Millions of people were hit by severe travel disruptions on the first day of the biggest train strike in a generation – and passengers will face more cancellations on Wednesday.
Although today is not officially a strike day, only 60% of the trains are expected to run – mainly due to a delay in the start of services as signallers and control center personnel do not work night shifts.
Talks between the Rail, Maritime and Transport (RMT) union, Network Rail and rail companies are resuming – but strikes are also planned for this Thursday and Saturday.
London Underground services have also been suspended on most lines due to a staff strike.
Speaking to Sky News, a spokesman for Transport for London (TfL) said there would be further disruption and would advise customers not to travel around the capital on the Tube before 8am on Wednesday unless , their travels are absolutely necessary. Normal service is expected to be up and running by mid-morning.
Nationally, just a fifth of trains were running and half routes were closed on Tuesday – as some 40,000 members of RMT joined Network Rail and 13 operators in a row pulled out over pay, jobs and conditions.
It was Britain’s biggest rail strike in 33 years and RMT General Secretary Mick Lynch hailed the “fantastic” picket turnout that had “exceeded expectations”.
He vowed to “continue the campaign” and said RMT members were “leading the way for all workers” who are “fed up with their wages and working conditions being cut through a mix of big corporate profits and government policies”.
“Now is the time to stand up and fight for every single railroad worker in this fight, which we will win,” he added.
The RMT is targeting a pay rise of at least 7% for its members, while employers have offered a maximum of 3%.
Strike hits the railroad and beyond on day one
The last trains ran much earlier than normal, e.g. B. London Euston to Glasgow at 13:30 and London King’s Cross to Edinburgh at 14:00.
Much of the UK had no passenger trains all day, including most of Scotland and Wales, all of Cornwall and Dorset and places like Chester, Hull, Lincoln and Worcester.
With trains running, many passengers’ journeys took several hours longer than normal, while those who chose to travel by car were hit by heavy traffic.
That Congestion in London was 26 percentage points higher than on past Tuesdays, data from TomTom shows.
Congestion levels are the additional time it takes drivers to make a trip compared to the time it takes to travel the same distance on uncongested roads.
People traveling by car or bus in the capital between 6am and 10am took an average of 72% more time, compared to 45% more time taken on average over the past three Tuesdays.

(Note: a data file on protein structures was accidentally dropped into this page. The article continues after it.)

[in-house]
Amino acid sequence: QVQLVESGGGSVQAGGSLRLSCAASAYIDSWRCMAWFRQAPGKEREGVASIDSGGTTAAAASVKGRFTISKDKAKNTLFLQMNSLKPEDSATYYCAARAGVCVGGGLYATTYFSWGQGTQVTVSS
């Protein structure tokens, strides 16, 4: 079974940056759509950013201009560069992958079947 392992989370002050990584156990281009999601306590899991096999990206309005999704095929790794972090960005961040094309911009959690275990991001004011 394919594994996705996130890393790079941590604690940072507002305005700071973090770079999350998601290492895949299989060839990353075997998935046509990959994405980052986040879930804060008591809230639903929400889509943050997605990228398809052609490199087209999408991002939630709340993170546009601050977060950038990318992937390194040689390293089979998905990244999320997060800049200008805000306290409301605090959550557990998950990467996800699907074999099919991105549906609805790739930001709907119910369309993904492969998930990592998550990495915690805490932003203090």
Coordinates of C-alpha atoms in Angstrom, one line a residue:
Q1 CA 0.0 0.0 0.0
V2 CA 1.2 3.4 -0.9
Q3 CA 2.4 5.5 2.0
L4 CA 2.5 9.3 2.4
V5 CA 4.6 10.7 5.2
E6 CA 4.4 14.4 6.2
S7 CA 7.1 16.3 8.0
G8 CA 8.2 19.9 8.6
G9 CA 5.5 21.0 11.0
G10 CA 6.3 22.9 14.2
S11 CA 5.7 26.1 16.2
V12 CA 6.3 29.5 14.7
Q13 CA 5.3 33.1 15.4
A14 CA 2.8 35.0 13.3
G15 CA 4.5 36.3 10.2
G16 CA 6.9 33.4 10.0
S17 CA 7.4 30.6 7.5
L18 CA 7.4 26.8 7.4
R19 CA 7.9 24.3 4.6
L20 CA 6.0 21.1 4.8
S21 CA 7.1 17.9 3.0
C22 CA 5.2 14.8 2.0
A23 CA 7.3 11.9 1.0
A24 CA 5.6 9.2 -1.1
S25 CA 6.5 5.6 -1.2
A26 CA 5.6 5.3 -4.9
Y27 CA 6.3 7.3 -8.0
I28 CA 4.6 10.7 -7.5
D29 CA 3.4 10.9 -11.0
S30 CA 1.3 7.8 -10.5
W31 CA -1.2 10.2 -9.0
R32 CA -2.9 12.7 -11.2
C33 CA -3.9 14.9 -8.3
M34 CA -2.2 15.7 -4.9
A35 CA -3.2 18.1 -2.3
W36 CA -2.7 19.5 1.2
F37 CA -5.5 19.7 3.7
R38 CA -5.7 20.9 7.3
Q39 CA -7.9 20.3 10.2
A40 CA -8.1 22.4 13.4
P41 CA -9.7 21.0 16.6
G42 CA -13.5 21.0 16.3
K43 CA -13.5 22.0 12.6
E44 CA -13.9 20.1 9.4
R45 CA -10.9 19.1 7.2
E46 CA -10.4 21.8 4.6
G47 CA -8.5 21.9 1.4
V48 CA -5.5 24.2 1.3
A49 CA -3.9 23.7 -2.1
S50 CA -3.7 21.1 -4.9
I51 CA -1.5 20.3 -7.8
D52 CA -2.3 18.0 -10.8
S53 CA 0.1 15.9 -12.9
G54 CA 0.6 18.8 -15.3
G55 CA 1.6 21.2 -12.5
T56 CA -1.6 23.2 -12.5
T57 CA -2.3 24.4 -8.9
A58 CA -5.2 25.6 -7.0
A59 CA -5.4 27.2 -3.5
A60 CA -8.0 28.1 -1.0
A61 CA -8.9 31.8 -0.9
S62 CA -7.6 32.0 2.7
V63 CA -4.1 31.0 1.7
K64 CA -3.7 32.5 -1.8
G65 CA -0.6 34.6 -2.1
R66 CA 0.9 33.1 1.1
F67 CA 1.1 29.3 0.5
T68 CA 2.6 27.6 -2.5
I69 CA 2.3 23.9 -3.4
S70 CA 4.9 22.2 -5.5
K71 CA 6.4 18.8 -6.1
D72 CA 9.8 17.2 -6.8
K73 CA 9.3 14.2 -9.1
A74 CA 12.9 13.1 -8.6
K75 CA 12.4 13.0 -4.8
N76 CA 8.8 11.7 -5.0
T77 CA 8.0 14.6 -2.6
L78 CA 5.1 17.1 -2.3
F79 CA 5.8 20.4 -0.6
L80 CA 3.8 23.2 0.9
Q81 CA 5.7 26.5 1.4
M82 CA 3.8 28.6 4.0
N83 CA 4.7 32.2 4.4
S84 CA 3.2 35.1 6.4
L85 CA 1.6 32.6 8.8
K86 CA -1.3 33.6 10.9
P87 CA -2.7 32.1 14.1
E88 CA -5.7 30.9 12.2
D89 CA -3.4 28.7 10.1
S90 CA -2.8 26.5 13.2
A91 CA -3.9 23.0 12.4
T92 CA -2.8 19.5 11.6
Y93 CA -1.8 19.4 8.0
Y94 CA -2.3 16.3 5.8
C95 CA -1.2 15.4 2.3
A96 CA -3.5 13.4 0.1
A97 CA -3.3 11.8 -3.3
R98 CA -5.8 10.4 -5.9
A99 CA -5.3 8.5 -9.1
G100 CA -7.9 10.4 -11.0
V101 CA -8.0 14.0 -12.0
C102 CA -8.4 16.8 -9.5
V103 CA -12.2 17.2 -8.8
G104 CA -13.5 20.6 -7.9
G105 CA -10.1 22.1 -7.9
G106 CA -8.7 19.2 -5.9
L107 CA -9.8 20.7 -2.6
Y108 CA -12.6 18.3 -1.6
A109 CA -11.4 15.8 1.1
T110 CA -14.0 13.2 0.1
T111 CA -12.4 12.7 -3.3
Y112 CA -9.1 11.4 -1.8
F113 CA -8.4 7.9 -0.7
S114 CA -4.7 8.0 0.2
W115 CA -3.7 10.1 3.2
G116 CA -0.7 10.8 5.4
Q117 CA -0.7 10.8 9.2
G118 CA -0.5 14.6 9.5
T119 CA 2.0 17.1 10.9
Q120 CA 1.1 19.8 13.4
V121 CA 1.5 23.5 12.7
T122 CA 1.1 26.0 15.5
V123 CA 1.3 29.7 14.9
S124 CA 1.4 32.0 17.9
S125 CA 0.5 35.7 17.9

Travel time has almost doubled in London between 8am and 9am.
Visitor numbers in the city center drop to lockdown levels
Normally, busy railway stations like London Euston and Birmingham New Street were almost deserted save for union pickets.
Many people worked from home instead of traveling to the office.
The retail analysts informed Springboard Visitor numbers in central London fell 27% last Tuesday, while city centers outside the capital fell 11%.
“I didn’t sleep very well”
In London, Rene Mance said the travel chaos cut short her journey to Glastonbury Festival, where she started a new job.
“I can’t pretend it wasn’t stressful. It is. I didn’t sleep really well because I was worried,” said the 47-year-old, adding that she arrived two hours before her train was leaving for fear of unforeseen complications.
Due to traveling with heavy luggage, Ms Mance said she felt catching the bus would cause problems and was forced to pay almost £40 for a taxi to the station.
At Leyton Sixth Form in east London, two female students, Emmanuella Ameyaw and Harriet Owusu-Afriyie, spent more than an hour arriving in time for their A levels in Religious Studies.
They both live close by and usually travel by bus, but Harriet said she had to catch a taxi halfway because the traffic was so bad.
At Lordship Lane bus station in South East London A frustrated commuter blocked the path of a bus, demanding the driver open his doors.
The government says reforms are urgently needed to modernize the railroad
The RMT has been asked by Network Rail to participate in formal consultations next month on the introduction of “modern working practices”.
Network Rail official Tim Shoveler said the changes would mean “abandoning outdated work practices and introducing new technology”.
He added: “We expect this to eliminate around 1,800 jobs, the vast majority of which will be lost to voluntary attrition and natural wastage.”
TfL Chief Operating Officer Andy Lord told Sky News: “I would like to apologize to all our customers and stakeholders who have been severely impacted by today’s disruption.
A spokesman for the Ministry of Transport said: “These are urgently needed reforms that modernize the railway and put it on a sustainable basis for passengers and taxpayers.
“Unions have shut down large parts of the rail network, hit local businesses and unfairly cut people off from hospitals, schools and jobs.
“However, early data shows that, unlike before, many people now have the opportunity to work from home, so we don’t even have to rush onto the streets as transport has gone online instead, meaning unions are doing it didn’t have the overall impact they might have hoped for.”
Train strikes: Passengers face more cancellations on Wednesday after the biggest train strike in a generation | UK News
Source link Train strikes: Passengers face more cancellations on Wednesday after the biggest train strike in a generation | UK News